Coronavirus infections are falling fast across England, the latest large survey has found, with positive tests now less than one-third the level reported three weeks ago.
According to the React-1 study led by Imperial College London and published on Thursday, just 0.51 per cent of the randomly selected sample of 85,400 volunteers was infected between February 4 and 13, compared with 1.57 per cent between January 6 and 22.
“It’s very reassuring to see this speed of decline,” said Prof Steven Riley of Imperial College. “It is better than we had expected.”
However, the researchers found no evidence that vaccination was having an effect on infection. The decline in positive swab tests was no steeper in people over 65, who have received the vast majority of vaccinations so far, than in younger age groups.
Prof Paul Elliott, React-1 director, said: “These encouraging results show that lockdown measures are effectively bringing infections down. It’s reassuring that the reduction in numbers of infections occurred in all ages and in most regions across the country.”
The fall has been steepest in London, from 2.83 in the last survey to 0.54 per cent. North East England had the smallest decline, from 1.22 to 0.82 per cent, underlining concerns raised in other research of regional variations in the rate of decline across the country.
The React-1 results followed pleas by senior scientists on Wednesday for the government to be led by data rather than dates, ahead of Boris Johnson’s announcement on lifting coronavirus lockdown restrictions next week.
Prof Angela McLean, chief scientific adviser at the Ministry of Defence, told MPs on the science and technology committee that the vaccine rollout was a cause for optimism, but added that it was important to take a cautious approach to easing restrictions.
“Let’s use data not dates,” she said. “The important thing is to watch what is happening in the real world and do our best to make judgments properly in real time about whether we are going too fast or need to pause before taking the next step.”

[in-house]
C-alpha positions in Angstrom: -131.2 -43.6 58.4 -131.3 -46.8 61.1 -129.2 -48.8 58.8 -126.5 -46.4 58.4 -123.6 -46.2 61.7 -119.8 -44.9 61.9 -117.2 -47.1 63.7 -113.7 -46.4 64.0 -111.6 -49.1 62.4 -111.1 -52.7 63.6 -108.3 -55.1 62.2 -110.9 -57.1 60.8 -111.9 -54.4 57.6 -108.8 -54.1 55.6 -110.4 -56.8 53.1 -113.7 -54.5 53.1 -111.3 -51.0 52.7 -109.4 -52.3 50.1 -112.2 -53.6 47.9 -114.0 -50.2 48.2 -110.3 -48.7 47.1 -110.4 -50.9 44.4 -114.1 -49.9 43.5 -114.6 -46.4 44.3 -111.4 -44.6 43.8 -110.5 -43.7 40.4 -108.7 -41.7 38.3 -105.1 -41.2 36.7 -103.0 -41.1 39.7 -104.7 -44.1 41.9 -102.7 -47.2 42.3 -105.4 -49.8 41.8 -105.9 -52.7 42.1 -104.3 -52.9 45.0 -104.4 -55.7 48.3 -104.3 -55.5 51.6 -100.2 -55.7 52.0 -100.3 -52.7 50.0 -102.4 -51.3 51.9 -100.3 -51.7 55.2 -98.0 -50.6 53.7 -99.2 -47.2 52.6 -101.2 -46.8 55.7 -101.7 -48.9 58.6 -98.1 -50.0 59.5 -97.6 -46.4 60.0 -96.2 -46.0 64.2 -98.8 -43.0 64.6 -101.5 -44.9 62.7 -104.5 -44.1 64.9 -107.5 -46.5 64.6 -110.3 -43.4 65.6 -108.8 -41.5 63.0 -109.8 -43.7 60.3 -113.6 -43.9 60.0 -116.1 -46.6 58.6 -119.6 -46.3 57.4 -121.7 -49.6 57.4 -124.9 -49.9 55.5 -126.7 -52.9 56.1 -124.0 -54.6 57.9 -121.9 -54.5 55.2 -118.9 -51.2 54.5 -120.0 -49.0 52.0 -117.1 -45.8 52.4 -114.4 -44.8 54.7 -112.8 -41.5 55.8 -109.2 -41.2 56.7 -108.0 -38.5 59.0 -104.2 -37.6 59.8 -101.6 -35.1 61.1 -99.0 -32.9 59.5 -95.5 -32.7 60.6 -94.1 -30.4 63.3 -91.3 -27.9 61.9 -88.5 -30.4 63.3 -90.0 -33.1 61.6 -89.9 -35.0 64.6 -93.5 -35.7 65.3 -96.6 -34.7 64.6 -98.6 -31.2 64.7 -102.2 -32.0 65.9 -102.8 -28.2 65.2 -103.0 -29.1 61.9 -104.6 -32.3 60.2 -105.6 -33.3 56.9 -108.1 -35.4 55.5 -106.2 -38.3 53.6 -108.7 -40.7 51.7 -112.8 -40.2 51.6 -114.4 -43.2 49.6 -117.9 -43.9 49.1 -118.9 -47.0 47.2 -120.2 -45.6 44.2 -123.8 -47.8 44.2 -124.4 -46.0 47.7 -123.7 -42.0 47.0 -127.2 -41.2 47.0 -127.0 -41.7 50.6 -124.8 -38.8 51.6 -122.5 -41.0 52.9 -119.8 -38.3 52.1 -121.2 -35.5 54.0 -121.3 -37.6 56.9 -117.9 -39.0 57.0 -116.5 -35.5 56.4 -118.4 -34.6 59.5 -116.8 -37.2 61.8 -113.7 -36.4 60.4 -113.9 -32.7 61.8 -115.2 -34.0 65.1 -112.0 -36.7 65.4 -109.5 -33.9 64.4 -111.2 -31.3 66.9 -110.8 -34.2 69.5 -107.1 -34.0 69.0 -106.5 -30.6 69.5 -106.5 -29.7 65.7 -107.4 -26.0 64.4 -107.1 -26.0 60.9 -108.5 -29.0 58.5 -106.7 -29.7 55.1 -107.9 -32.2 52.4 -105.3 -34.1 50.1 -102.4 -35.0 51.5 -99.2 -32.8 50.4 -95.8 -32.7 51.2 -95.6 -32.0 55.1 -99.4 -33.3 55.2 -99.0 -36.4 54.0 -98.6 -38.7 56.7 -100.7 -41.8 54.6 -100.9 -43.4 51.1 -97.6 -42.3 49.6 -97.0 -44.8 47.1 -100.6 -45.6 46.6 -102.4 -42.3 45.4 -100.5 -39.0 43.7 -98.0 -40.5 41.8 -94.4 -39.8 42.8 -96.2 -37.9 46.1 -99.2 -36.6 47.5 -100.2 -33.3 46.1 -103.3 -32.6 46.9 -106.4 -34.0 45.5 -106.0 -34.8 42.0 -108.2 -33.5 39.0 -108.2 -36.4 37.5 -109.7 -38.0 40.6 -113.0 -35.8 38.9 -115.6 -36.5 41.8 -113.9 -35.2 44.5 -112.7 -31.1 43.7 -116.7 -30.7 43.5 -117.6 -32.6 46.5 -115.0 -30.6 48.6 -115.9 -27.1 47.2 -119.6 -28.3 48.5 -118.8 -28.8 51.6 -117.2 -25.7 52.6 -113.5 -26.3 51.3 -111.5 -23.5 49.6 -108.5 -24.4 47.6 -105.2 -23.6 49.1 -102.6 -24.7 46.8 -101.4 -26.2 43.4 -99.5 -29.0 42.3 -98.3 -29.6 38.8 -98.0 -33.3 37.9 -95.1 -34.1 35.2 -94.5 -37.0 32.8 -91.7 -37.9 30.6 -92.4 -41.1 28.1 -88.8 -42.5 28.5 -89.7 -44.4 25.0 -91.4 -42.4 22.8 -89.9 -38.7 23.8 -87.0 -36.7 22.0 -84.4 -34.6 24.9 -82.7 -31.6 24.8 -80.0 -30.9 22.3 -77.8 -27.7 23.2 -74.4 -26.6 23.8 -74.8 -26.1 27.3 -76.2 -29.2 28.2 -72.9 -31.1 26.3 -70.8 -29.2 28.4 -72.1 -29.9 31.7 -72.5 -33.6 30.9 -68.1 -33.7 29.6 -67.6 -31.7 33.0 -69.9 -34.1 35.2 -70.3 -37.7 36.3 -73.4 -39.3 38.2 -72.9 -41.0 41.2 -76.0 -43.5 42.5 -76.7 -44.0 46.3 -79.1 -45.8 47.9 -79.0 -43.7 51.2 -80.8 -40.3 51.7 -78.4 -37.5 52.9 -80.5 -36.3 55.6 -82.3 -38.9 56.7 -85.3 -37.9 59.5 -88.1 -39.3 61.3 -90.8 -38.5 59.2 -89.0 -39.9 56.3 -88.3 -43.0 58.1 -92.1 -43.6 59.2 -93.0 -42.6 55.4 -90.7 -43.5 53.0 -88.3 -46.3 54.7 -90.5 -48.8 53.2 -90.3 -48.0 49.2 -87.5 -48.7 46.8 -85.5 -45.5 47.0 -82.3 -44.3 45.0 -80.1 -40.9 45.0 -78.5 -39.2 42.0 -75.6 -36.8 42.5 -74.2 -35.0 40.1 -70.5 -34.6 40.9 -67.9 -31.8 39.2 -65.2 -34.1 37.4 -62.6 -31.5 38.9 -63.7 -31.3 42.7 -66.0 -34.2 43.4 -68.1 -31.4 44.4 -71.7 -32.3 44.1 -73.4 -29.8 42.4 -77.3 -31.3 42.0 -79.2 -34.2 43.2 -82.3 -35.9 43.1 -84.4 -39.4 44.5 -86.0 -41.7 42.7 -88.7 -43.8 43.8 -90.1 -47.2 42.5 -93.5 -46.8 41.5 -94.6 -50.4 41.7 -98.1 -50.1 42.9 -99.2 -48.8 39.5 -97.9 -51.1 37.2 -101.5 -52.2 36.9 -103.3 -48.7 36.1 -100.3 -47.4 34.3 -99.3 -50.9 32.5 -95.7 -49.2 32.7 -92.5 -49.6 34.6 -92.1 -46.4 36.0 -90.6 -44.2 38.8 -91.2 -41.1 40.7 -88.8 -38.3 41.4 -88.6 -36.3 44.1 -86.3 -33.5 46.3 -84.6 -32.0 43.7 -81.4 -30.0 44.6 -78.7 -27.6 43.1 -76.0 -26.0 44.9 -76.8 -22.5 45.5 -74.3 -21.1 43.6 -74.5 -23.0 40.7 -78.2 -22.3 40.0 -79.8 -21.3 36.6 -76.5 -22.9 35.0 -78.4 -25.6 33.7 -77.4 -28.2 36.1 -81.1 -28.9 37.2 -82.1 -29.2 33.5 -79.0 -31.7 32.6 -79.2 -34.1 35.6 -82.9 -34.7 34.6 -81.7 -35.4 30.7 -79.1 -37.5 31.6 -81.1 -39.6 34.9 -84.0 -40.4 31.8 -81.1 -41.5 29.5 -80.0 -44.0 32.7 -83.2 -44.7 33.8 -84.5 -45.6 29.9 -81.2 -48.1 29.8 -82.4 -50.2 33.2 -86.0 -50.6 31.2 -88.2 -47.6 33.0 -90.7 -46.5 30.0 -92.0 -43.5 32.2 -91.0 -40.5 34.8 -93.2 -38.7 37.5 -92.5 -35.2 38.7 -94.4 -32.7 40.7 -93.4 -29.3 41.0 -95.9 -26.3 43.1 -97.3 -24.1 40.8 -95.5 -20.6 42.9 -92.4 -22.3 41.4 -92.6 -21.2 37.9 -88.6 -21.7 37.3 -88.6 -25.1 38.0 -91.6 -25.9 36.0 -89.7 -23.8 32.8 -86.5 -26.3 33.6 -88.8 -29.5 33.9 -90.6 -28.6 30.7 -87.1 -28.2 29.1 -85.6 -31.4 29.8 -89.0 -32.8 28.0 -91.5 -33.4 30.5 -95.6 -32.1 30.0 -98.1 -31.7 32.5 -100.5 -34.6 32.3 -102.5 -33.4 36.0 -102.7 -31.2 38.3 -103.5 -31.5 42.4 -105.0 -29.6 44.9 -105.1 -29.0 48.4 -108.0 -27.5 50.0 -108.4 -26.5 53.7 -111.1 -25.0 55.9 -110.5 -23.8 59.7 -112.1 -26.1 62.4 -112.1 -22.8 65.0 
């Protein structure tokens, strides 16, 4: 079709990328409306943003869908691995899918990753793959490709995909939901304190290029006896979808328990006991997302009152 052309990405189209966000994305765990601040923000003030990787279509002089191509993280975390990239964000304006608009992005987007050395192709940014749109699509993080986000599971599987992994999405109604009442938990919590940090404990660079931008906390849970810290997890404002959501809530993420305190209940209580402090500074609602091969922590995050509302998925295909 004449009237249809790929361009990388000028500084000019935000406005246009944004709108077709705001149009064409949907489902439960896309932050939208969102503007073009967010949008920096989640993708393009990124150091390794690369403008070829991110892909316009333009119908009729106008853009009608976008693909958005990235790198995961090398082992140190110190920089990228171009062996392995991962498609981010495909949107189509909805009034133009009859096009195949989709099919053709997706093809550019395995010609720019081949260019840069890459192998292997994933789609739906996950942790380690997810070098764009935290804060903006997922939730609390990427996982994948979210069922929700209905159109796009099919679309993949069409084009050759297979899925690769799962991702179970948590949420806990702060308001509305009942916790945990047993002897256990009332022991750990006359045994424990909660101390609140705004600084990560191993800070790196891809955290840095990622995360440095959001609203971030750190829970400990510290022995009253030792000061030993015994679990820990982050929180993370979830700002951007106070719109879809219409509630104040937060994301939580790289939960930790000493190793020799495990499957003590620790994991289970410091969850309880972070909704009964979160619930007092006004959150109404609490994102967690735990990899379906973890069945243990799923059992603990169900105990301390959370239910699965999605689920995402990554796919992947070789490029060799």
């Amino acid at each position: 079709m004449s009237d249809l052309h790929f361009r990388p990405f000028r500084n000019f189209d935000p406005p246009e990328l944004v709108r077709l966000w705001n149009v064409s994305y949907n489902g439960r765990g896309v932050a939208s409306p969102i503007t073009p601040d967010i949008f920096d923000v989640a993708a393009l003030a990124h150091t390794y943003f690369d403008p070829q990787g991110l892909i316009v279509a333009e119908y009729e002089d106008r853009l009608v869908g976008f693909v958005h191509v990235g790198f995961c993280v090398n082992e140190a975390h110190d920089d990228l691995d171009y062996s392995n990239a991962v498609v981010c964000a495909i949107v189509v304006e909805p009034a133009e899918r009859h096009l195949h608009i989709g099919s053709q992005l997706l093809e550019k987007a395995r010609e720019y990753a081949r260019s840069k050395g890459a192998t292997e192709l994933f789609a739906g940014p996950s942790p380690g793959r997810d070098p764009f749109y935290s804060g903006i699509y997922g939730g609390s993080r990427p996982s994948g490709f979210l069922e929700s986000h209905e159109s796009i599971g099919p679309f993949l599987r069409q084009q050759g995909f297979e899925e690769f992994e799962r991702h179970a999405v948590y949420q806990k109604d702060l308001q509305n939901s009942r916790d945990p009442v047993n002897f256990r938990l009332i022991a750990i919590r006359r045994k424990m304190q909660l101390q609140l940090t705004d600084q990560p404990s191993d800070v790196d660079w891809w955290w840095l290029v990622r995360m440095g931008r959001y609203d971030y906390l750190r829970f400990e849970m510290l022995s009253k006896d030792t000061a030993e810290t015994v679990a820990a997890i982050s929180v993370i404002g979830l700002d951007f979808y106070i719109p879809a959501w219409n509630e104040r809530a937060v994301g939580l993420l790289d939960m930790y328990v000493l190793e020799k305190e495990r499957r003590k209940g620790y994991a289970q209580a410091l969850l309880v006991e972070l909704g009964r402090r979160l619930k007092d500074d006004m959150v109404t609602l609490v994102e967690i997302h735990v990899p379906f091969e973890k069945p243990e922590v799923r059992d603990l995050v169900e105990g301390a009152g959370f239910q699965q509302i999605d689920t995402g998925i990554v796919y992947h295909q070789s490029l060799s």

The prime minister has said he will announce a “road map” for lifting restrictions on February 22, with schools expected to be the first to reopen from March 8.
Speaking during a visit to a vaccination centre in south Wales on Wednesday, Johnson stressed that the government would be adopting a “prudent” approach to removing coronavirus measures.
“We’ll be setting out what we can on Monday about the way ahead and it’ll be based firmly on a cautious and prudent approach to coming out of lockdown in such a way to be irreversible,” he said. “We want to be going one way from now on, based on the incredible vaccination rollout that you’re seeing in Cwmbran.”
Mark Woolhouse, professor at Edinburgh university and a member of the government’s Scientific Pandemic Influenza Group on Modelling, told MPs on the science committee that the vaccine rollout was “exceeding expectations”.
“The actual performance of the vaccine, the transmission blocking potential is key but so of course is its actual ability to protect against death and disease and keep people out of hospital . . . all those numbers are looking really good,” he said.
He also argued that the government may be in a position to lift restrictions earlier than planned, adding: “If you’re driven by data and not the dates, right now you should be looking at early unlocking because the data are so good.”
However, McLean warned that information relating to the impact of vaccines on transmission was still unclear. “The number one thing we don’t know about vaccines still is this issue of how infectious you are if you catch Covid even if you have been vaccinated,” she said.